In some ways, the narrator's musing about the hypothetical dead-letter office is the most poetic and the most disquieting thing in the story. It's worth noting that in the film Parker has essentially verified the rumor and made it part of Bartleby's resume when he first appears. Parker has also astutely realized that the narrator and his desire to do the proper thing regarding Bartleby are the true subject of the story--something that may not occur to the reader or viewer at first because it seems clear that the inscrutable title protagonist will make a fool of the narrator. Yet Bartleby, as Elizabeth Hardwick observes in her essay "Bartleby in Manhattan," isn't a character in any ordinary sense; rather he's something of an unfathomable principle: "In the end, Melville's structure is magical because the lawyer creates Bartleby by allowing him to be, a decision of nicely unprofessional impracticality. The competent, but scarcely strenuous, office allows Bartleby, although truly the allowance arises out of the fact that the lawyer is a far better man than he knows himself to be. And he is taken by surprise to learn of his tireless curiosity about the incurious ghost, Bartleby."

Crispin Glover, who's made a career out of playing weirdos, is certainly effective as Bartleby (updated here as a file clerk): he's pale and dressed throughout in the same pale suit and tie, and he manages to give all sorts of different tortured inflections to his key line, "I would prefer not to." Yet David Paymer, as the nameless narrator/boss (here in charge of a public-records firm), steals the show. Paymer can't quite recite the story's final exclamation in a manner that makes it both contemporary and credible--a regrettable lapse, since a surprising amount of the language of the original story has been retained without such awkwardness. Apart from this, he's fully believable, though his character's patience and concern for Bartleby remain as far-fetched as Bartleby's passivity.

Bartleby's three other office mates--Vivian (Glenne Headly), Ernie (Maury Chaykin), and Rocky (Joe Piscopo)--are mainly this film's invention, and they're just as important as he is in establishing the sort of monotonous and alienating work climate that makes him meaningful. For all their eccentricities, Ernie and Rocky are plainly updates and elaborations of Turkey and Nippers. Turkey's excess energy, which makes him prone to drip ink on documents, yields a very funny slapstick sequence involving Ernie wrestling with a toner cartridge; variations on Nippers's sporty clothes, irritability, and wheeling and dealing are all evident in Rocky. But Vivian--a flirtatious word spinner who can't be described as any version of Ginger Nuts--is plainly an addition to Melville's story, and Headly plays her with such comic flair that she's a welcome supplement. Her flirtatiousness and her fancy way of talking are made to seem functions of her boredom, and to give her more room to exercise them, another figure--Seymour Cassel's Frank Waxman, a client--has been added to Melville's small group of characters.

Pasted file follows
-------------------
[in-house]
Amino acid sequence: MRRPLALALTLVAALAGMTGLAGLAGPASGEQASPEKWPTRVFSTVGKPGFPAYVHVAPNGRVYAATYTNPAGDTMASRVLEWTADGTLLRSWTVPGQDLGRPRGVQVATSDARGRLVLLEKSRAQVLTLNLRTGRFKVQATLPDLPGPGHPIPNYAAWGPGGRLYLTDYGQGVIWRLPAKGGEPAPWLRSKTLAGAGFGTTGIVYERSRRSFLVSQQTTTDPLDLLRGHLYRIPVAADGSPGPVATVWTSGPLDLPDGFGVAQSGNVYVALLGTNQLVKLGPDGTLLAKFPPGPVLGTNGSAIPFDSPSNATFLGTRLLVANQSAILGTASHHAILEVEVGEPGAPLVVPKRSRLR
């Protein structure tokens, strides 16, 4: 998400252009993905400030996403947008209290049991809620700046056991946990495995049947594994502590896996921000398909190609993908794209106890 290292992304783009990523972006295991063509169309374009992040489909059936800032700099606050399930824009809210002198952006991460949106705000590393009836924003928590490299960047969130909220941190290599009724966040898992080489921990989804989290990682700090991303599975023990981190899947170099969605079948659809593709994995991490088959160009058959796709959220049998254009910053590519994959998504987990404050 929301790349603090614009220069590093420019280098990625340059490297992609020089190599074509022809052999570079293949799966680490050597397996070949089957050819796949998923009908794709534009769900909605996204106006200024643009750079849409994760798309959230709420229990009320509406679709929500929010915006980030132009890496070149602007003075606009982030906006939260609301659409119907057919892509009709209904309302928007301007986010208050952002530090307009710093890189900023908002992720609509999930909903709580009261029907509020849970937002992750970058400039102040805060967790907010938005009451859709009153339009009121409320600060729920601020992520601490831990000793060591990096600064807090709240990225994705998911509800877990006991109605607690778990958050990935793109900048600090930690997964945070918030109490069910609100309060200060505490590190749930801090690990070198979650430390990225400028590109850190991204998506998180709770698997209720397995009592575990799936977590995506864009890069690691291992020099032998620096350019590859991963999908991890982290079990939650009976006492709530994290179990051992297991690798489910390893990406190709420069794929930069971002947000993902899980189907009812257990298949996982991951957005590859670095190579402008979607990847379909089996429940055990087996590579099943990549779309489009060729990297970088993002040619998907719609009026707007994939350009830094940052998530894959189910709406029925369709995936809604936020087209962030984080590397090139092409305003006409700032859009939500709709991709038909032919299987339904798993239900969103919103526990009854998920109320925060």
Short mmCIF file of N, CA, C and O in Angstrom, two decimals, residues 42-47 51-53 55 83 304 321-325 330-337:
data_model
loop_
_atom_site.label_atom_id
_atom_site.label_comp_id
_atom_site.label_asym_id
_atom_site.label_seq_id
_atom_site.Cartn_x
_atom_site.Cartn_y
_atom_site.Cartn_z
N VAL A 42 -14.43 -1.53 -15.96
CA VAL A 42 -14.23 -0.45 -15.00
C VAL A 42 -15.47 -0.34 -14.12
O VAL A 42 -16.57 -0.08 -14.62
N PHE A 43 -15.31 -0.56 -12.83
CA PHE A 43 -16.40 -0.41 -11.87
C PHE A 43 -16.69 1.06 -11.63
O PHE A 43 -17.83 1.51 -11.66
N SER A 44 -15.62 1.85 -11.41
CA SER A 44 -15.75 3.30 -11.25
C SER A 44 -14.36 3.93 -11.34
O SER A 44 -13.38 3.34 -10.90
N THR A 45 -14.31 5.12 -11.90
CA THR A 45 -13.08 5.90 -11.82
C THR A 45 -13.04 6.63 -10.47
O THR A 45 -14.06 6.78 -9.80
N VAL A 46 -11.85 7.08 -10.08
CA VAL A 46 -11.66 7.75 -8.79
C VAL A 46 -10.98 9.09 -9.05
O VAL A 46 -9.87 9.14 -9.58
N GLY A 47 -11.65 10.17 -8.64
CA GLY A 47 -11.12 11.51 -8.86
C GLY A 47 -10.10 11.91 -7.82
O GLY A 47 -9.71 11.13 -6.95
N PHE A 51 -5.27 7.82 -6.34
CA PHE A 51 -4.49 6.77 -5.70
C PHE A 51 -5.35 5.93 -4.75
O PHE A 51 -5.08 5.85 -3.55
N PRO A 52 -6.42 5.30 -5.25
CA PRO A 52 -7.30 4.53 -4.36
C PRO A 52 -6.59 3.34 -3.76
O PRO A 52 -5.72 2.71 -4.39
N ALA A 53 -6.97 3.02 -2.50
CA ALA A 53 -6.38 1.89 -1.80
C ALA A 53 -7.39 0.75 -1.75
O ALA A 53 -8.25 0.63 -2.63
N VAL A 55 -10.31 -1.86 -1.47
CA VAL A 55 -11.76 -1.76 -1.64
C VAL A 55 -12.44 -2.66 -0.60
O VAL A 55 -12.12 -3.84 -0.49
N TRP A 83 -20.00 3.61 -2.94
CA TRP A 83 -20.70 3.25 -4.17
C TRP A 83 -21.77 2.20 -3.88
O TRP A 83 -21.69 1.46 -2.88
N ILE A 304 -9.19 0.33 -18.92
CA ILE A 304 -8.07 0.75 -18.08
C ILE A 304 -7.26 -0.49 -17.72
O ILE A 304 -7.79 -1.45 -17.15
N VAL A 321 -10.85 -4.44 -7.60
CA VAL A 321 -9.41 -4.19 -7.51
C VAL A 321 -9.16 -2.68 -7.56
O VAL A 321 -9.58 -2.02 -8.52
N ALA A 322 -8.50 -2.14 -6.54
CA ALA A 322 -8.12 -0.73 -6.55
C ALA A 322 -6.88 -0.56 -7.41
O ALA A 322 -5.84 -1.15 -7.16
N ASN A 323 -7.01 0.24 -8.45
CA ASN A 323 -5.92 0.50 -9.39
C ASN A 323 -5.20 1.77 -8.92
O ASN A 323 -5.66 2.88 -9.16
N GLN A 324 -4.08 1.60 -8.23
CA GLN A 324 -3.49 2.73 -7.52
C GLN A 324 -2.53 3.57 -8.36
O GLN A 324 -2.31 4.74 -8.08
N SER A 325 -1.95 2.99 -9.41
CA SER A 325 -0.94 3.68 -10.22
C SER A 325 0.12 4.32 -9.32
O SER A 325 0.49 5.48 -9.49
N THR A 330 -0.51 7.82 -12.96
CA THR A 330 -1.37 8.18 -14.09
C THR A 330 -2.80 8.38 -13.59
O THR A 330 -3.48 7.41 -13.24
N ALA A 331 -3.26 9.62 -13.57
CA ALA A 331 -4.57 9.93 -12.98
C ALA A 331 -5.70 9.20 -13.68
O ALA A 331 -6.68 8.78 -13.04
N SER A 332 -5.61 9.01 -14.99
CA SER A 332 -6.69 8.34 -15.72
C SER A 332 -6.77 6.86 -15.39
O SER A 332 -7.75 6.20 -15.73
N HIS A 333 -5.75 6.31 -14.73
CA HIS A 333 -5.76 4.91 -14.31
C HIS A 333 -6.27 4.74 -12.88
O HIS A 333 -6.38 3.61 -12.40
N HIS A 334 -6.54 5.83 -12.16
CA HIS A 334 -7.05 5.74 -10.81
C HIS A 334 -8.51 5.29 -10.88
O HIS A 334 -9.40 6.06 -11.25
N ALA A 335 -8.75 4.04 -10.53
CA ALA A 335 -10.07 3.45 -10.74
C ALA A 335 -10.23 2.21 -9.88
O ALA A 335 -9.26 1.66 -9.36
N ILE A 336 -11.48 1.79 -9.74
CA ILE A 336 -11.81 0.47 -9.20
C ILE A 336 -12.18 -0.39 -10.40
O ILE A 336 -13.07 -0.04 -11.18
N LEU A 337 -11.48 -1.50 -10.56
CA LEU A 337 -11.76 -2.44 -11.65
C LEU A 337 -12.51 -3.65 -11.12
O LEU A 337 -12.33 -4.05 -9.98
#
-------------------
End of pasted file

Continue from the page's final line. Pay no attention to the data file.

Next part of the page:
Curiously, Parker and cowriter Catherine di Napoli (who appears in a cameo as one of Rocky's three girlfriends) haven't retained the highly evocative Wall Street setting of the original. Melville's brothers were lawyers who had offices on Wall Street, and Hardwick reports that a close friend of his was worn down by his "incessant writing" in a law office. Even without these autobiographical underpinnings, I don't think it would be much of a stretch to call Melville's novella a story about capitalism or Bartleby's enigmatic refusals a strangled protest against capitalist compulsions. This theme could even be tied to the comparisons that have been made between this story and Franz Kafka--I'd say the most pertinent references are "A Hunger Artist" and The Trial--though I suspect it's more relevant that "Bartleby" was written only two years after Moby-Dick; that is, after success with best-sellers such as Typee gave way to commercial failure and obscurity, which would last the rest of his life.

Most of the film was shot on sets built inside a former video store in an abandoned strip mall in San Rafael, California, so the production facilities may explain the shots of a freeway and an ugly fenced-in overpass. Or maybe they're the result of a conviction that freeways are more suggestive of contemporary lifestyles. Whatever the reason, they lend a note of unnecessary and distracting surrealism to the piercing elements of realism in Melville's story.